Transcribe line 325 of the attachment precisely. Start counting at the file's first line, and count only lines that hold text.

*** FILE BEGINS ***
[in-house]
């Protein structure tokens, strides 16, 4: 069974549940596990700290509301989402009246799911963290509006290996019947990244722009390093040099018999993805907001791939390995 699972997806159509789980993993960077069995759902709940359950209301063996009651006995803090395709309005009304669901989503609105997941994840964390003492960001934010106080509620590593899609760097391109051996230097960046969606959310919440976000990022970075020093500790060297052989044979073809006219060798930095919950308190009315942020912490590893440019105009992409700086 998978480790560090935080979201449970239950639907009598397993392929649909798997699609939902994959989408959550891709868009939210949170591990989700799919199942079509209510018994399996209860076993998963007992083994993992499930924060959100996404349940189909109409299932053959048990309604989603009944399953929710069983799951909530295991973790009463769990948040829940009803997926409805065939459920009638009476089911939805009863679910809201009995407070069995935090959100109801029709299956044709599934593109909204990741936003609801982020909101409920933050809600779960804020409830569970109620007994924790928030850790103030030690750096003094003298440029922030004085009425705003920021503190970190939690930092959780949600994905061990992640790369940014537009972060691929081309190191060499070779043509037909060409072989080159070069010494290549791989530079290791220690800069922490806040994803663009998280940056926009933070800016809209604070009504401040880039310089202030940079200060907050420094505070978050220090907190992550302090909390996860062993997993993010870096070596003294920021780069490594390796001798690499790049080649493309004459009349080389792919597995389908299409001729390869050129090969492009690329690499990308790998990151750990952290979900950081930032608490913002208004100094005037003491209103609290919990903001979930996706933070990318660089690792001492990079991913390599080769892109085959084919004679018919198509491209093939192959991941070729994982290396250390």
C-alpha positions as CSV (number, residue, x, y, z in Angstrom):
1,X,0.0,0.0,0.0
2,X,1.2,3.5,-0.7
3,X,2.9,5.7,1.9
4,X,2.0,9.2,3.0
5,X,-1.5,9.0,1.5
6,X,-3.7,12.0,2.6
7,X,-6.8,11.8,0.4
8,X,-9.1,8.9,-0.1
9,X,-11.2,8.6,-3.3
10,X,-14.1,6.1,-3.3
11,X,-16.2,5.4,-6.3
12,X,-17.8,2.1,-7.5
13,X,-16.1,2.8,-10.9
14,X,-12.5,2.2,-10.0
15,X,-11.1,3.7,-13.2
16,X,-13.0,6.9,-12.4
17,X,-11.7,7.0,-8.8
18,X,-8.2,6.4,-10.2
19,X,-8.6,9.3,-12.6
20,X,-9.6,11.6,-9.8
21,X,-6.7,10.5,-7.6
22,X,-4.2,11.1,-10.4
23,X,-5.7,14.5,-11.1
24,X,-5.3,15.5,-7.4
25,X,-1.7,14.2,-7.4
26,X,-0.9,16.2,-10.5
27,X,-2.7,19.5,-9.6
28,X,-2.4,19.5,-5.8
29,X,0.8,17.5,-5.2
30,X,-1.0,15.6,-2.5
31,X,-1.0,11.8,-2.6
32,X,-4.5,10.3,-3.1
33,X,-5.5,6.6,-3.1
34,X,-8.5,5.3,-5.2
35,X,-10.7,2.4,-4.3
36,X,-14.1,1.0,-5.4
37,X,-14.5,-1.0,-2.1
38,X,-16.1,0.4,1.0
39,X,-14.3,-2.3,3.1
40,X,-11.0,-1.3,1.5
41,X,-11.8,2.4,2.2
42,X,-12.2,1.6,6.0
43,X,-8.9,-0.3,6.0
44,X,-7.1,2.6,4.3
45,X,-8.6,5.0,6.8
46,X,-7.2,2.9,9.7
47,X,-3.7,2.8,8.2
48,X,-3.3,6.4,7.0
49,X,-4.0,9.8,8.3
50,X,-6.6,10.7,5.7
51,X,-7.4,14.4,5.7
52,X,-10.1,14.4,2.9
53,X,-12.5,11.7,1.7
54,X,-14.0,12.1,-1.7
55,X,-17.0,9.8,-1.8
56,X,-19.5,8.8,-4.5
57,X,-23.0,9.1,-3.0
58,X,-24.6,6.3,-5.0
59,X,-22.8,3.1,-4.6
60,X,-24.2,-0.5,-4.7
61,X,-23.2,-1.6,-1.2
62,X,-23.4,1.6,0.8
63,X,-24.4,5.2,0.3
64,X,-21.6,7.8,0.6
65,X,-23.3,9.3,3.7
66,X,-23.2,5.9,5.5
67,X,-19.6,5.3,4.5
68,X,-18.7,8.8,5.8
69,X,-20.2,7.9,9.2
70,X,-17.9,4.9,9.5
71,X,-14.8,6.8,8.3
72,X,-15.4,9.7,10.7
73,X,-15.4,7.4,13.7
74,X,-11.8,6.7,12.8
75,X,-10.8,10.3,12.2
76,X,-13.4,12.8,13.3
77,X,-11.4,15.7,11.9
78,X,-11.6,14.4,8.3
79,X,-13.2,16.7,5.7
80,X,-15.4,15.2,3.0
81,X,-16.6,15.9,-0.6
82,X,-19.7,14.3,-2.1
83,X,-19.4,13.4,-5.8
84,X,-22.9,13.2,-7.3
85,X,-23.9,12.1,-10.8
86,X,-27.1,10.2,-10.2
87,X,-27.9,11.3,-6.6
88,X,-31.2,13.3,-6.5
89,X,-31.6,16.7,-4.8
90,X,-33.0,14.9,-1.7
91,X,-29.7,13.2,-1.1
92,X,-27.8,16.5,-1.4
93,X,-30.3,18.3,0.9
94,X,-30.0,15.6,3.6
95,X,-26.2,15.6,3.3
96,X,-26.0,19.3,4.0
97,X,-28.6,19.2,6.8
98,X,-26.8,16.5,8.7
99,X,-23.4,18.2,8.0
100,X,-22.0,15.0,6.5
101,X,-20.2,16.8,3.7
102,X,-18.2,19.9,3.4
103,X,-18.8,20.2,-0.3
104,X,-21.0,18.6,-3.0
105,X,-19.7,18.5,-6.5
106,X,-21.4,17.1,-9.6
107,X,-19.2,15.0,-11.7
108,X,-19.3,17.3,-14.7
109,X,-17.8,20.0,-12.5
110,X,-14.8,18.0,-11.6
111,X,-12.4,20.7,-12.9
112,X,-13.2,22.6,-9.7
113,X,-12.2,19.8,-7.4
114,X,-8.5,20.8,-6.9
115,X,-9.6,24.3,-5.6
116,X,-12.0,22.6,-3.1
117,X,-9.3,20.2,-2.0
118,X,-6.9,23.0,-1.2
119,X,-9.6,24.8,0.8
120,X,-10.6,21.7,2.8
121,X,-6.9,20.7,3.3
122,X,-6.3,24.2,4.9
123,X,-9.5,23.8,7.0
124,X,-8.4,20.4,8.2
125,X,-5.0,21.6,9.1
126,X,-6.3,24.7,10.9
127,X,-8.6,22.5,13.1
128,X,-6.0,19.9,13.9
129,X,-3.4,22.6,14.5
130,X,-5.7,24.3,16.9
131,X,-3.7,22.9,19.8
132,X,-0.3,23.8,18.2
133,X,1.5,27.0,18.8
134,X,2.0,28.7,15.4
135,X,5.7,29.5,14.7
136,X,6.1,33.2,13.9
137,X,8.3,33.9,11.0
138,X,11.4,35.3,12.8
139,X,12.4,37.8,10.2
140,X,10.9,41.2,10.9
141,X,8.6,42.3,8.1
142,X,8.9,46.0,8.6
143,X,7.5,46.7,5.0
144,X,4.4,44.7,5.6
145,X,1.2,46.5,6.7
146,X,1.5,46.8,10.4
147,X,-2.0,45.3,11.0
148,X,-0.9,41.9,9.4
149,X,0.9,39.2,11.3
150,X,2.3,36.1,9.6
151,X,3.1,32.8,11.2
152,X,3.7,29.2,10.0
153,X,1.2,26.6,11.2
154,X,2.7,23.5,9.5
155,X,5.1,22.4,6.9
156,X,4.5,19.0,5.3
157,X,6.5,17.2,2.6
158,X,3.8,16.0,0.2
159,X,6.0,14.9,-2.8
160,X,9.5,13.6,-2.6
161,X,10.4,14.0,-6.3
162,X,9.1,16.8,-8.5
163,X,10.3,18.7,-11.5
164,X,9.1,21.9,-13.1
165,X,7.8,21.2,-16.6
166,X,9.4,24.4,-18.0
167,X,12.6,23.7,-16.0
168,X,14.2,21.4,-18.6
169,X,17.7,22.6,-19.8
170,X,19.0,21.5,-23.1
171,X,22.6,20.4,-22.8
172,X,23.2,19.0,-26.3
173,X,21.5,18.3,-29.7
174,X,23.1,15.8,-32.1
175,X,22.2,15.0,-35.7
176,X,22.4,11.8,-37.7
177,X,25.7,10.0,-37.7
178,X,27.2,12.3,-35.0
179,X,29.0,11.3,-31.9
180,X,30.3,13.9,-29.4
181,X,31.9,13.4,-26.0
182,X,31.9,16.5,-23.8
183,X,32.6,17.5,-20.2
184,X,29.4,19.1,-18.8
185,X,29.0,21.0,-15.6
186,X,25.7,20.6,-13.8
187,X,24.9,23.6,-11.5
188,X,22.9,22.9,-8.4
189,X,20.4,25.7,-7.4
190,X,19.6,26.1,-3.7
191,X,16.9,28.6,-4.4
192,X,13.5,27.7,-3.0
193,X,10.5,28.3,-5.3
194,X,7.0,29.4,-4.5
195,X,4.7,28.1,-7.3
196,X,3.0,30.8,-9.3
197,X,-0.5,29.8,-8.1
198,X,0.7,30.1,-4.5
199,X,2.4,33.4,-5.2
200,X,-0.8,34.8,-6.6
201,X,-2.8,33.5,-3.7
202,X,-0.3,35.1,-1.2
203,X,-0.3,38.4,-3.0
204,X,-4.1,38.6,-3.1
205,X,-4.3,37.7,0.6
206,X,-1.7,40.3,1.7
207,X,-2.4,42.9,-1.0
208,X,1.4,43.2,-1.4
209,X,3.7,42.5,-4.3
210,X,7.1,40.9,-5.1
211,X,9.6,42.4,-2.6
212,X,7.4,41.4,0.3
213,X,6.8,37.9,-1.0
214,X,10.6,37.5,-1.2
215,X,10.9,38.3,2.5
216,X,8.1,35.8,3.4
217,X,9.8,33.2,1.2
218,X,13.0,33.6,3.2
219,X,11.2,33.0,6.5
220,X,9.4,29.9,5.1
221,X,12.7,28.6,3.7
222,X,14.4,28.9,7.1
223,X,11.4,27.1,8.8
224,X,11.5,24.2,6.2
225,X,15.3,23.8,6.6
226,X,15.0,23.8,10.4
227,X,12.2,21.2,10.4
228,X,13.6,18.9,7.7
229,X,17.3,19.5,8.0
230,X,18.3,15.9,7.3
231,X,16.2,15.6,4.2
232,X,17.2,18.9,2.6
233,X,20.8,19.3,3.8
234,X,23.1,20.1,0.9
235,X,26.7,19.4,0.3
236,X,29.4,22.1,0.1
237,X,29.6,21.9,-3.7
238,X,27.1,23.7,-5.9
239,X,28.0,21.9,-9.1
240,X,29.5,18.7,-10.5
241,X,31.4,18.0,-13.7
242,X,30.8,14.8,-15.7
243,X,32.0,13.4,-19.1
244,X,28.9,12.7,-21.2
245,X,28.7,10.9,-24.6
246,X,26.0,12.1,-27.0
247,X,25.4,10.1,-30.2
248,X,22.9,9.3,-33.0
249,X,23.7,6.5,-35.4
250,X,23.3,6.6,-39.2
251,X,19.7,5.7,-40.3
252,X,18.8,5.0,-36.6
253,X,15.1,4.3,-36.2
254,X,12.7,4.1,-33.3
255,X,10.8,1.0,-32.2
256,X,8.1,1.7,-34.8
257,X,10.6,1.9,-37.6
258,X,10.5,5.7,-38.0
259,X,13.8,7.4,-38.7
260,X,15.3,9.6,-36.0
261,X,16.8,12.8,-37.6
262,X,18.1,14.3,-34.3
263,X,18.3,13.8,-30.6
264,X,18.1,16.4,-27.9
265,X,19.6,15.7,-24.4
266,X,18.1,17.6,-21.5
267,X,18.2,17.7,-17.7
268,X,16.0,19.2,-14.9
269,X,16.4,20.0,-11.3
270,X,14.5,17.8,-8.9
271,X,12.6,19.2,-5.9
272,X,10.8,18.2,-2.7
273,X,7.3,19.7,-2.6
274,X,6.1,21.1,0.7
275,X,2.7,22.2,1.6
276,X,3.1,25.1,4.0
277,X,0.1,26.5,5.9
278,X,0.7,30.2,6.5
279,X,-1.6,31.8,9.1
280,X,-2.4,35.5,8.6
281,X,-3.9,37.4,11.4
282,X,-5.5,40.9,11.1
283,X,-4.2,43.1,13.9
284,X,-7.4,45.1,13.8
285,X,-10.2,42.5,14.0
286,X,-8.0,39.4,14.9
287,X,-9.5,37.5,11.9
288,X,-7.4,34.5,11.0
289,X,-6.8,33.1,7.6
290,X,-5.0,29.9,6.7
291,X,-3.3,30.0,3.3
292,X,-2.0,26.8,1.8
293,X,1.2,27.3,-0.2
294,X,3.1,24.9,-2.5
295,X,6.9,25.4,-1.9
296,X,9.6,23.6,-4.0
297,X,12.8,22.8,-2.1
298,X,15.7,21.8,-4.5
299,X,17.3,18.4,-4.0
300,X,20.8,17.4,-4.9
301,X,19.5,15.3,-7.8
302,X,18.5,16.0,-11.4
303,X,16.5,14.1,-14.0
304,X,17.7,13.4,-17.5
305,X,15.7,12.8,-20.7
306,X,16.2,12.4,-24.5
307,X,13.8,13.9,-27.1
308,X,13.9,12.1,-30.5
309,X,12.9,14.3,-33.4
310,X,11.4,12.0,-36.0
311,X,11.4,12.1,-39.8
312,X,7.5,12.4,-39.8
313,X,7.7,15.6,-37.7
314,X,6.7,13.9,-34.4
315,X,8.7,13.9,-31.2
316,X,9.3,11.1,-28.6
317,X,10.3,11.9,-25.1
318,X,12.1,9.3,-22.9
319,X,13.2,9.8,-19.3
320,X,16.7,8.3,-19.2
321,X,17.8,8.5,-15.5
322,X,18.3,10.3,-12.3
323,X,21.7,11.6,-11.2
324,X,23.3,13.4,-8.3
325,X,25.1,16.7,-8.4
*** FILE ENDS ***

322,X,18.3,10.3,-12.3